Scotland State of the Nation raises serious questions over infrastructure resilience

ICE Scotland’s comprehensive review of infrastructure has highlighted critical energy issues and a £2bn road maintenance backlog

With an excess supply of just 1.2% in 2015/2016 from 4.1% today Scotland is facing major issues in its energy sector said the ICE Scotland State of the Nation report. At the same time a third of Scotland’s roads are considered to be in an “unacceptable” condition with the maintenance backlog standing at £2bn. “Our grades show that most areas of Scotland’s infrastructure require attention,” said Ronnie Hunter, Chair of the State of the Nation Scotland Steering Group of ICE Scotland. “Although there is some good news, such as in the areas of waste and strategic transport, there are serious question marks over the resilience of our energy and local transport infrastructure.”

The report gives the energy sector a grade of C-, dropping down from a C in the previous report of 2011. It points out that 55% of existing generating capacity will be retired in the next 20 years putting further pressure on the dwindling reserve margin. Highlighting the issue last week ahead of the report release Hunter said "Energy is the part of Scotland’s infrastructure network which concerns us most, and we encourage the Scottish Government, working with the UK Government, to provide a clearly articulated vision for the future. Decisions must be made on evidence and resilience, not on emotion and politics."

“Although there is some good news, there are serious question marks over the resilience of our energy and local transport infrastructure.”

Ronnie Hunter, Chair of the State of the Nation Scotland Steering Group,

ICE Scotland.

State of the Nation recognises that much of energy politcy is reserved to Westminster but urged the Scottish Government to articulate a clear vision of how it wishes the generating capacity gap to be filled and says that changes are needed to how Scotland generates and uses energy. It calls on the Scottish Government to ensure that the debate on the pros and cons of wind, nuclear and onshore gas and their place in Scotland’s future energy mix is informed by independent, scientific, expert advice.

In the transport sector the report calls on government to fully address the £2bn road maintenance backlog and suggests that road user charging be considered to help meet the financial demands of constructing and maintaining good quality road infrastructure. Although it commends improvements in national strategic infrastructure and says that road and rail connections between major cities have improved since 2011 giving this sector a grade of B, local transport has deteriorated scoring only a D. It finds that overlapping layers of local transport decision making across catchments results in poorly integrated services and poor lines of accountability.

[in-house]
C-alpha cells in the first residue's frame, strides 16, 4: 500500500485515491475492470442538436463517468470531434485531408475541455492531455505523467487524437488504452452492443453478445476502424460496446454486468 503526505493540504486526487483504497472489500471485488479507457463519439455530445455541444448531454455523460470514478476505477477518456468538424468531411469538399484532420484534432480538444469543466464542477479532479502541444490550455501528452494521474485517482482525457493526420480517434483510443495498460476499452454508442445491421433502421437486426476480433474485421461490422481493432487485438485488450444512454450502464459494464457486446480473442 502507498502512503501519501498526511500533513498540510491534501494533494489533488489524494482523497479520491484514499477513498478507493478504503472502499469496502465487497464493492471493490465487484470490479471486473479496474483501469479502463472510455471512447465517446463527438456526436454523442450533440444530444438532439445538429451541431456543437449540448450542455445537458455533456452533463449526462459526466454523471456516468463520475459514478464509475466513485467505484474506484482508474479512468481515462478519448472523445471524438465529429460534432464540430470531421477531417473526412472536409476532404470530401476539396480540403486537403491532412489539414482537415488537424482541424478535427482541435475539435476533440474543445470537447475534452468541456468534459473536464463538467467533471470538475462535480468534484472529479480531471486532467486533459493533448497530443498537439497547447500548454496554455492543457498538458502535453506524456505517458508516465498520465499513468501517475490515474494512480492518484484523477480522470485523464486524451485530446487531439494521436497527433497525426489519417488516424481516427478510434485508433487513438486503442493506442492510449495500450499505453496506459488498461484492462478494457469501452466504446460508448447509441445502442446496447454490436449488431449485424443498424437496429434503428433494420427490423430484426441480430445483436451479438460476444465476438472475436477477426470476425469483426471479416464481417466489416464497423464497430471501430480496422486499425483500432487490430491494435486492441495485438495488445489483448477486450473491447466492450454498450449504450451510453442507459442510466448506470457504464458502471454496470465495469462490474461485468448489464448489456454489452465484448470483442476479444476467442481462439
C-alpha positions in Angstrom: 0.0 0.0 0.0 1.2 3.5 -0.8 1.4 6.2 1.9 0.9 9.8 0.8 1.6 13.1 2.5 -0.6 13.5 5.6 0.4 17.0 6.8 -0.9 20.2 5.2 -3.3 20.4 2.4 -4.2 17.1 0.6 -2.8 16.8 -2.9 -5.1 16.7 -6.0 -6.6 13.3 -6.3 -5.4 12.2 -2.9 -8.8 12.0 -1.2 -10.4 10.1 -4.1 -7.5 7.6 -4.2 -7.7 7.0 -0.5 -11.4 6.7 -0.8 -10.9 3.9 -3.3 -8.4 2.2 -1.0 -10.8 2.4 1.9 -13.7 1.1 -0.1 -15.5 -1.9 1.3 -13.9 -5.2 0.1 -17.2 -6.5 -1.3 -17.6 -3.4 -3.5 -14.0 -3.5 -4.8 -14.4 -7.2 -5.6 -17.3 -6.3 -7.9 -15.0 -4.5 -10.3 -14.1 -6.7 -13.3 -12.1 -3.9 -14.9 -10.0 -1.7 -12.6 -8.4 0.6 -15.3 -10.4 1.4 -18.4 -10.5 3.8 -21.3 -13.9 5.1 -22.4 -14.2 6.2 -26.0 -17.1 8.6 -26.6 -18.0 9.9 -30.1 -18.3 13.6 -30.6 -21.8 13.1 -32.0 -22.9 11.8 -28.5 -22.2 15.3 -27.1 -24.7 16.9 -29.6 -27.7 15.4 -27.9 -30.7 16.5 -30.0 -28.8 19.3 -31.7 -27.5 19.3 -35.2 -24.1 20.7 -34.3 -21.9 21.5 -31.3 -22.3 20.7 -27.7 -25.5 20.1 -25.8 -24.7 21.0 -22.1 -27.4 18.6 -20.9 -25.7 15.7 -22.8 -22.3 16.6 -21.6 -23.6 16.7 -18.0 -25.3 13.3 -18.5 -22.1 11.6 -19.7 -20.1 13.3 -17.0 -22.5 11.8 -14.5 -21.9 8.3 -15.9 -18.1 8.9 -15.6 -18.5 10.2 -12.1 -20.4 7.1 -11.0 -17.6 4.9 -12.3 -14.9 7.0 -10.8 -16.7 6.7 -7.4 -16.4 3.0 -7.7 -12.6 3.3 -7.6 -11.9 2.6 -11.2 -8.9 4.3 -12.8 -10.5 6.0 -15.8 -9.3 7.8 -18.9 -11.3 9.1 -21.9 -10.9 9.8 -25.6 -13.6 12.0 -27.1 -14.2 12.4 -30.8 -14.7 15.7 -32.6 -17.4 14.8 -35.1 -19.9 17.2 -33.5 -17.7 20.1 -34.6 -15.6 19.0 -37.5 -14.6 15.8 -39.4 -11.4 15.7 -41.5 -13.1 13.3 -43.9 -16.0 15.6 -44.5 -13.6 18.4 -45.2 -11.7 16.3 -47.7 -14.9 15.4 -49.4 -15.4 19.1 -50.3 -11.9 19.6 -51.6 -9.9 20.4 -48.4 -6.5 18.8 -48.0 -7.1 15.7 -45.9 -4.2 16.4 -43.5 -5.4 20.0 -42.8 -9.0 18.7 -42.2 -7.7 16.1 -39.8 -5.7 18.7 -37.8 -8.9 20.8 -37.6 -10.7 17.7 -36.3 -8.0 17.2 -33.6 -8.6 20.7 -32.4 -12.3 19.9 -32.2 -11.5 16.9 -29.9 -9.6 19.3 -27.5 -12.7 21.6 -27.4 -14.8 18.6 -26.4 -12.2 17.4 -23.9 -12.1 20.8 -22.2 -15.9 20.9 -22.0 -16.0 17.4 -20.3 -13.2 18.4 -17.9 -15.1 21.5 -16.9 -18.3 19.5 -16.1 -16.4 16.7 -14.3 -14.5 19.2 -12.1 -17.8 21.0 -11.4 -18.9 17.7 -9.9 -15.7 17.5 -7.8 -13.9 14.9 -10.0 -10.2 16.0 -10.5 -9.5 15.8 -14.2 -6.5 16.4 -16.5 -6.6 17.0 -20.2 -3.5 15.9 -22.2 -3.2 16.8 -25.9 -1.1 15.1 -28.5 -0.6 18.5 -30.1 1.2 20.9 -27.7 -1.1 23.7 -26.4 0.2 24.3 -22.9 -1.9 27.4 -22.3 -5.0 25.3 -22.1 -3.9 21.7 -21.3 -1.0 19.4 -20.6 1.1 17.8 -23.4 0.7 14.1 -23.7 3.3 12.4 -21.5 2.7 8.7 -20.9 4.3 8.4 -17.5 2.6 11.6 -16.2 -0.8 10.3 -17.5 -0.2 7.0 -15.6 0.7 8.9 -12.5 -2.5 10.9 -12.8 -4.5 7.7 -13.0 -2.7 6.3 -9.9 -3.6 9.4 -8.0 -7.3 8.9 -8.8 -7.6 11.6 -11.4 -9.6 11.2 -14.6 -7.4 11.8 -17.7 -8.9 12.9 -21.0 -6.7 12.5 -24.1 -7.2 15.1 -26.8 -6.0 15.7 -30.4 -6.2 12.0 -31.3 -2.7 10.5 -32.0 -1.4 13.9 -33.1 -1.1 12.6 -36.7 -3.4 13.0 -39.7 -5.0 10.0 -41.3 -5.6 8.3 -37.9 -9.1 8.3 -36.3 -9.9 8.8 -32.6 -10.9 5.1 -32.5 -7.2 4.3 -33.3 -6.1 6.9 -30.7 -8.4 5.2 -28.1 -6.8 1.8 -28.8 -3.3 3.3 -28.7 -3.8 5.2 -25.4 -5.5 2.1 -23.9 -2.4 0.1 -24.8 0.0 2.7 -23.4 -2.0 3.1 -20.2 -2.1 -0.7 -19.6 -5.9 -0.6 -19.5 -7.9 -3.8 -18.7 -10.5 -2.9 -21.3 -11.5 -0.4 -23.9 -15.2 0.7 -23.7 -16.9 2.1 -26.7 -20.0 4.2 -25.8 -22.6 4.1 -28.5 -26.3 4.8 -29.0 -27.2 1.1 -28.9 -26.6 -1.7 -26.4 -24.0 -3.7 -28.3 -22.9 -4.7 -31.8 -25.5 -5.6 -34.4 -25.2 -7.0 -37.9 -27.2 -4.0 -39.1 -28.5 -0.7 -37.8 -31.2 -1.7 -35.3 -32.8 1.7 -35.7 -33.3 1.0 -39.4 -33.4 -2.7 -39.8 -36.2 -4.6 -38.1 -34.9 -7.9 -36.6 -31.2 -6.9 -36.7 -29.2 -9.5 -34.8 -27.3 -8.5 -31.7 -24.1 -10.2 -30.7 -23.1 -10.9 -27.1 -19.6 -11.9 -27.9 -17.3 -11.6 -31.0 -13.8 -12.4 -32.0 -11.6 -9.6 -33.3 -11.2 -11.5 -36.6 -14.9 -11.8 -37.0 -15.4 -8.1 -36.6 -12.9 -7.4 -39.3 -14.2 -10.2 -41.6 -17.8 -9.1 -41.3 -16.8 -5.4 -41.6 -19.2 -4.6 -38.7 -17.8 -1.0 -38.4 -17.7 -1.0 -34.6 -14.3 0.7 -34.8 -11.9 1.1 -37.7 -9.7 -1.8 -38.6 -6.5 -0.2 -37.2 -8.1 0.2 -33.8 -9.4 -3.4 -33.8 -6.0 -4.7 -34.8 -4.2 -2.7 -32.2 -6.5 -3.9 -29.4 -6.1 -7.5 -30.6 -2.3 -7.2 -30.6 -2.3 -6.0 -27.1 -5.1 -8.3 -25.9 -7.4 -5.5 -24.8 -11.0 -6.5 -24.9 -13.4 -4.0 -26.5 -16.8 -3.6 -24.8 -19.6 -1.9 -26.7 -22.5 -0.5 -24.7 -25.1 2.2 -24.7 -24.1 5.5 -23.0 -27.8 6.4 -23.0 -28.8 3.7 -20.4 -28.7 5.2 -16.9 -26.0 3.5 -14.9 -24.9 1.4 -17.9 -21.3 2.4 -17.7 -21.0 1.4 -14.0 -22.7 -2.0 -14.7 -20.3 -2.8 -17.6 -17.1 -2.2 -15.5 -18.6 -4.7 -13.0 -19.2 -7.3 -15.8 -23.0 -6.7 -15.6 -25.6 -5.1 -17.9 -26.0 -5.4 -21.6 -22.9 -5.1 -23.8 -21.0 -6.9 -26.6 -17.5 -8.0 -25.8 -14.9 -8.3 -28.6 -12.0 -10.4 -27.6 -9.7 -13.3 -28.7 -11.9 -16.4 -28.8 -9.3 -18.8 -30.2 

"A city region approach can help frame transport planning in a way which integrates effectively with other planning areas, such as housing. The Strategic Development Plan (SDP) process should be reviewed to integrate with transport and infrastructure planning," states the report. "A review of current transport planning arrangements, and establishment of integrated and democratically accountable regional transport and planning authorities with increased power would be beneficial."

In the rail sector it says that better connectivity between the central belt and northern cities is needed if rail is to compete with road and aviation. Projects such as the Borders Railway and the Edinburgh to Glasgow improvement project are increasing network capacity and sustainability. Exploration of the route options for high speed rail link to London were welcomed by the ICE which said it expected further announcements in February 2016.

“A country cannot fully serve its people without good infrastructure. Whilst giving credit to the Scottish Government in the areas where it is deserved," said Hunter "It is our job to highlight those to which Ministers must turn their attention with urgency if we are to have resilience and sustainability.”

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